By: Andy Patterson
Asics, Brooks, Mizuno, Nike, New Balance, Saucony. The list of running shoe brands goes on and on, and there are many good options.
But finding the perfect shoe for your feet and running style is ab
out more than the latest and greatest brands and gimmicks. Here are five tips to get you on the right track:
- Make sure the shoe fits properly. This may seem obvious, but some runners do not know what the proper fit is. You should always measure the fit of your shoe while standing. You should be able to fit a thumb’s width between your longest toe and the end of the shoe (and the big toe is not always the longest toe). For appropriate shoe width, make sure that your entire foot stays within the insole. It may be helpful to take the insole out of the shoe and stand on it to help see this.
- Shop at the end of the day. Your feet swell as you go through the day and when you run. By shopping later in the day, you will know how the shoe will feel when you are a few miles into your run, which is usually when runners start to notice any issues with their shoes. It is particularly helpful to shoe shop later in the day if you tend to run in the evenings after work, as your feet will already be more swollen when you start your run than they were when you first woke up.
- Shop at smaller running stores. These stores tend to have well-trained staffs that not only know a lot about shoe styles and brands but also have a lot of personal experience with running shoes. Big-box retailers are much less likely to offer this expertise. Also, most stores that cater to runners will have treadmills, which will allow the trained staff to analyze your gait and makes suggestions based on the way you run. They are trained to determine whether you run in a neutral foot position, over-pronate or supinate and can then suggest the best shoes for your running style.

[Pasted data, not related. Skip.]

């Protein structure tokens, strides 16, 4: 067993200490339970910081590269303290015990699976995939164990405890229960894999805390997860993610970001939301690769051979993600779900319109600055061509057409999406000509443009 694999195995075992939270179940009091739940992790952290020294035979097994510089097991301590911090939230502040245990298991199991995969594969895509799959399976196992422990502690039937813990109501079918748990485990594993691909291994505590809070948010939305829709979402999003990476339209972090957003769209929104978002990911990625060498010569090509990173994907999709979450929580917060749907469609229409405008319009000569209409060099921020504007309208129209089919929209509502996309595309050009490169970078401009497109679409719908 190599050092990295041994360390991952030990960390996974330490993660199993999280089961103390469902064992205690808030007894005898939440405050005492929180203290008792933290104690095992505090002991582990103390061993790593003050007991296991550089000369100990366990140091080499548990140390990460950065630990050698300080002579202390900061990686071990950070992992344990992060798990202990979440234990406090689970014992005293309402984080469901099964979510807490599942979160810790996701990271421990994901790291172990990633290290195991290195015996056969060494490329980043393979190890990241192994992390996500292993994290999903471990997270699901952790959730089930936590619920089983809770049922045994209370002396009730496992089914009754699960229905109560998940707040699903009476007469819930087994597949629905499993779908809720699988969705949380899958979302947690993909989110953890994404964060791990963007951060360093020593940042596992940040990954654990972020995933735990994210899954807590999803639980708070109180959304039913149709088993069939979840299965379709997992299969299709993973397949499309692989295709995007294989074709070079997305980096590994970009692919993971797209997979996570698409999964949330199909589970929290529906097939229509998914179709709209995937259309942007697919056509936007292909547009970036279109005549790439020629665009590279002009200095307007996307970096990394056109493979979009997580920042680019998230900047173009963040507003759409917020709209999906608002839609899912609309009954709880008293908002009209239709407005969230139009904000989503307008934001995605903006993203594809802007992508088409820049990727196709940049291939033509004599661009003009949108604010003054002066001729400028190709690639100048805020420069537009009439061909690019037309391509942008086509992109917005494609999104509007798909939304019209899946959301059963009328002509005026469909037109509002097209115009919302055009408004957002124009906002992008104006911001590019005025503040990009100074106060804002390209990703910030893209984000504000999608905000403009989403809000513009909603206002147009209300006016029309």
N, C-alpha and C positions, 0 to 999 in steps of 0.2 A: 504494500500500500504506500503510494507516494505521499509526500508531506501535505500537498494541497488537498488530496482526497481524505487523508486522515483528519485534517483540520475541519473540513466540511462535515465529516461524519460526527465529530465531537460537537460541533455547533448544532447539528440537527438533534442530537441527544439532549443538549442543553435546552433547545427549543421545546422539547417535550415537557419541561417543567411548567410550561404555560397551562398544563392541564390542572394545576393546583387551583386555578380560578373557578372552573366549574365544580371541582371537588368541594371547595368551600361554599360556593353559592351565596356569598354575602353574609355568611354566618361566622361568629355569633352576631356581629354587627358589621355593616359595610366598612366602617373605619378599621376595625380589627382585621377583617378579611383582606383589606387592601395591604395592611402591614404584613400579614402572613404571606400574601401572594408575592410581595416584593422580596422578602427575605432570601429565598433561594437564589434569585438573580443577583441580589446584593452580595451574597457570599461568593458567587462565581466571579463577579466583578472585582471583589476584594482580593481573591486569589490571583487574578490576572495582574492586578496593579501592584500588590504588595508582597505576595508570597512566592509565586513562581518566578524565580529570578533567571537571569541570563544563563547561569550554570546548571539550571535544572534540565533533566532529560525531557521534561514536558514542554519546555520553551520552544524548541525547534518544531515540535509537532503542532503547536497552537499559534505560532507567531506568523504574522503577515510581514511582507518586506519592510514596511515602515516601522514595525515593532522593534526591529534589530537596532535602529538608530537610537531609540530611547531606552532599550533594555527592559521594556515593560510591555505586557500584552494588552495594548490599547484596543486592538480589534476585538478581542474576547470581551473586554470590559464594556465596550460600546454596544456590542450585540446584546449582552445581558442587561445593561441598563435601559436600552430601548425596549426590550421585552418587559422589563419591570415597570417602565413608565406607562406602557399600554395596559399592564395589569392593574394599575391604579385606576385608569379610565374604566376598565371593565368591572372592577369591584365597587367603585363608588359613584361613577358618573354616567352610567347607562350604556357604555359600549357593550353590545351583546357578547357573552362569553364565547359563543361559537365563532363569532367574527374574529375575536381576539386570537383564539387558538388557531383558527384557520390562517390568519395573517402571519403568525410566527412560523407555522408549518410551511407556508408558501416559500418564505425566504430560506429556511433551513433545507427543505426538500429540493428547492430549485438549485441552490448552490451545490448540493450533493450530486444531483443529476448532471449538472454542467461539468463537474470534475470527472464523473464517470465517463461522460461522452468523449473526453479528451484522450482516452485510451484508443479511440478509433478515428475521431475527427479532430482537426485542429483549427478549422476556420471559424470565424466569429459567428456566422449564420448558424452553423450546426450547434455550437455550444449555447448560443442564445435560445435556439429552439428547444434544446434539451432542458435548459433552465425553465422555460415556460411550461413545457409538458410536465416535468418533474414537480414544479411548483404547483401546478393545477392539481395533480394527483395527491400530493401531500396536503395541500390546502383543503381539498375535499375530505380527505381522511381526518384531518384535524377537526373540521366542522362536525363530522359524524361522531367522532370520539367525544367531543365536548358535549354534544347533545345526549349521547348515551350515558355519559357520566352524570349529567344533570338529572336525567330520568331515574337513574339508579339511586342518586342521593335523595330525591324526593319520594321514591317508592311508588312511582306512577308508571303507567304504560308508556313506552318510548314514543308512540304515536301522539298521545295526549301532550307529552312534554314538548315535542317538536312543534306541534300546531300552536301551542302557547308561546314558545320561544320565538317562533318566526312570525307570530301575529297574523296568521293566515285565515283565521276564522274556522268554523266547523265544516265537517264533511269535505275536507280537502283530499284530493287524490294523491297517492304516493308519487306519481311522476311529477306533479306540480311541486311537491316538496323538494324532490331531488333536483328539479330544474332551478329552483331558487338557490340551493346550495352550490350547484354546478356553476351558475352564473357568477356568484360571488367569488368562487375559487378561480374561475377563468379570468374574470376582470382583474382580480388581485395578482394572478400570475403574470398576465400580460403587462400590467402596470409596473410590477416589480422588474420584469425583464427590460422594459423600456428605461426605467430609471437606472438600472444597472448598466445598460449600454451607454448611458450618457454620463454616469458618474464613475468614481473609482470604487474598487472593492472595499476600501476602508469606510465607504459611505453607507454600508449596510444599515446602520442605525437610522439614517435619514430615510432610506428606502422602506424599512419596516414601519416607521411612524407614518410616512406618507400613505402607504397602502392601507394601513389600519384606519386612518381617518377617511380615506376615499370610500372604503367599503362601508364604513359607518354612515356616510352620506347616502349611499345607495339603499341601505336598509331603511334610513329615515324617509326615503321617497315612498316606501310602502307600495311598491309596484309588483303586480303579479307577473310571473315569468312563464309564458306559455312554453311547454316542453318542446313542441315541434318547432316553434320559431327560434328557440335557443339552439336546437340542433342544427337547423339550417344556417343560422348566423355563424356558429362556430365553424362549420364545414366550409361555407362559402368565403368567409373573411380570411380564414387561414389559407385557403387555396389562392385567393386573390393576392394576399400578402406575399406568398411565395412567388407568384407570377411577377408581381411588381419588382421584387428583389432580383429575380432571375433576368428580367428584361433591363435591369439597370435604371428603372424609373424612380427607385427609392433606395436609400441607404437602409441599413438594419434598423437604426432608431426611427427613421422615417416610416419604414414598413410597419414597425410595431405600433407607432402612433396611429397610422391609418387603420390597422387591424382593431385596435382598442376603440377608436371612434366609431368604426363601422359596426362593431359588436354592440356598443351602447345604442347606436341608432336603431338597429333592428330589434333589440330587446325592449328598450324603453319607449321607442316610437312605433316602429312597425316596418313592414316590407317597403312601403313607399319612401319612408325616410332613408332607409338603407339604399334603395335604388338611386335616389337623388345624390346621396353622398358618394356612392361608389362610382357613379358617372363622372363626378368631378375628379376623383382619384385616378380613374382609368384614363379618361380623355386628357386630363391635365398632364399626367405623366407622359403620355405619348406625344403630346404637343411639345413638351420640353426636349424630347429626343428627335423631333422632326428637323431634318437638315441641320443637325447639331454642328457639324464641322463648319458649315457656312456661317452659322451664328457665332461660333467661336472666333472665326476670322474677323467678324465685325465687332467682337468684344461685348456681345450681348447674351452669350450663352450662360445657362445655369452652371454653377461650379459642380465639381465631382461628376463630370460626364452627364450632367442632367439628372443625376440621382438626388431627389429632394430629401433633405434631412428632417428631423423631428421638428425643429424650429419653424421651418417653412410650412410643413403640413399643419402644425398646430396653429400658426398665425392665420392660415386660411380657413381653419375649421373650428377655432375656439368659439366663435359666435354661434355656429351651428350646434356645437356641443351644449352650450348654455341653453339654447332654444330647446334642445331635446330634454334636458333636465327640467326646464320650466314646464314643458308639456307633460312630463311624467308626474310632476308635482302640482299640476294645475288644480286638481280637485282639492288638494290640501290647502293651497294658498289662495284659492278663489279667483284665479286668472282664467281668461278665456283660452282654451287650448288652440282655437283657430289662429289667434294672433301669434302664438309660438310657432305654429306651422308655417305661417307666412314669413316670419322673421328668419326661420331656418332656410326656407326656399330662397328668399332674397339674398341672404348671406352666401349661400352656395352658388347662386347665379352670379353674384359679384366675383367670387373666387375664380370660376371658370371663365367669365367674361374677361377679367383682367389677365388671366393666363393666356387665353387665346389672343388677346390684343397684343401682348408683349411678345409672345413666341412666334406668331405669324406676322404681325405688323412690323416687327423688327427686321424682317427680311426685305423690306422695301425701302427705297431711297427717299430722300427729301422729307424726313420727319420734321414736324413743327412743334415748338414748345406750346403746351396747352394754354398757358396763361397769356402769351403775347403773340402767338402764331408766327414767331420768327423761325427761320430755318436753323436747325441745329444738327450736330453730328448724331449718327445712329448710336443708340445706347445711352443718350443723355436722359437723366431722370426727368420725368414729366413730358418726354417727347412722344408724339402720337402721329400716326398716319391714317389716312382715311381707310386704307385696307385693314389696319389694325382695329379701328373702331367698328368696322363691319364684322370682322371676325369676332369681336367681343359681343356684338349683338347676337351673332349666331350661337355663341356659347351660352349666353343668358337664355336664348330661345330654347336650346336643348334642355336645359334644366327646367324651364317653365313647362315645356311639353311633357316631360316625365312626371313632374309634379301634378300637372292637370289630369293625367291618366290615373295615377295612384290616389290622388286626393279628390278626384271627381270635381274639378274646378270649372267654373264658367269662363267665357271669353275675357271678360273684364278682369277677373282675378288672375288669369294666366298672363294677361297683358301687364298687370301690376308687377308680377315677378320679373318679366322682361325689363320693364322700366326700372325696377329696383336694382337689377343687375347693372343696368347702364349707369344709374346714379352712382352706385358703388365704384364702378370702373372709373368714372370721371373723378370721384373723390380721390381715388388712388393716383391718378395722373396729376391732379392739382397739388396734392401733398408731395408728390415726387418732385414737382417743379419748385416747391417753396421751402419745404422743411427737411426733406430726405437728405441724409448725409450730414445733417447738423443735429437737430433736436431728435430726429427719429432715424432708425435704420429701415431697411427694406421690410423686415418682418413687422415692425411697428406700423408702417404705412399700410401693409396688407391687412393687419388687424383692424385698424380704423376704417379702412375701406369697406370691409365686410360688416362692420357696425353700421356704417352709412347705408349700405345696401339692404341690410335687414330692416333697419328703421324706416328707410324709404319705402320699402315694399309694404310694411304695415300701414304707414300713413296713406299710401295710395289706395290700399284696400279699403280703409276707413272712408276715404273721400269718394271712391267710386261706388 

- Take the shoes for a test run. If the store does not have treadmill, ask whether you can run for a few minutes in the parking lot. If the shoes are not very comfortable after a short test run, you can bet they will not be comfortable five miles into that training run. Some specialty running stores will allow you to buy a pair of shoes and run in them for 30 days. If you do not like the shoes after 30 days, you can return them and select a new pair. This is an excellent perk; however, you generally have to sign up for some type of loyalty/VIP package to get this deal.
- Buy new running shoes regularly. Determining when you need new running shoes is generally based on how many miles you have run in them. Opinions differ, but almost all running gurus say your shoe mileage should top out at 500 miles. After that distance, you deserve a new pair of shoes.
These five tips will get you started in the search for the best pair of shoes for you, whether you are training for a marathon or just want to get off the couch and get moving.
But whatever you do, don’t fall for these common running shoe-buying mistakes:
Buying a shoe based on color or aesthetic appeal. Everyone wants to look good when they run, but if your feet hurt too bad to use your new shoes, what’s the point?
Buying a shoe based on what friends/other runners say worked for them. Chances are you have a totally different running style and shape of foot, so what worked for them probably won’t work for you.
Assuming your size. Because you wear one size in dress shoes and sandals does not mean you wear that same size in tennis shoes. Sizes also vary from brand to brand, so if you are trying a new brand, don’t assume you will wear the same size as your old brand. Refer to tip No. 1 above to help determine which size fits you.
Don’t buy the cheapest shoe to save money. For high-quality running shoes, you should expect to pay $80 or more. It’s not worth skimping if you can’t run that $75 race because of a training injury caused by your shoes.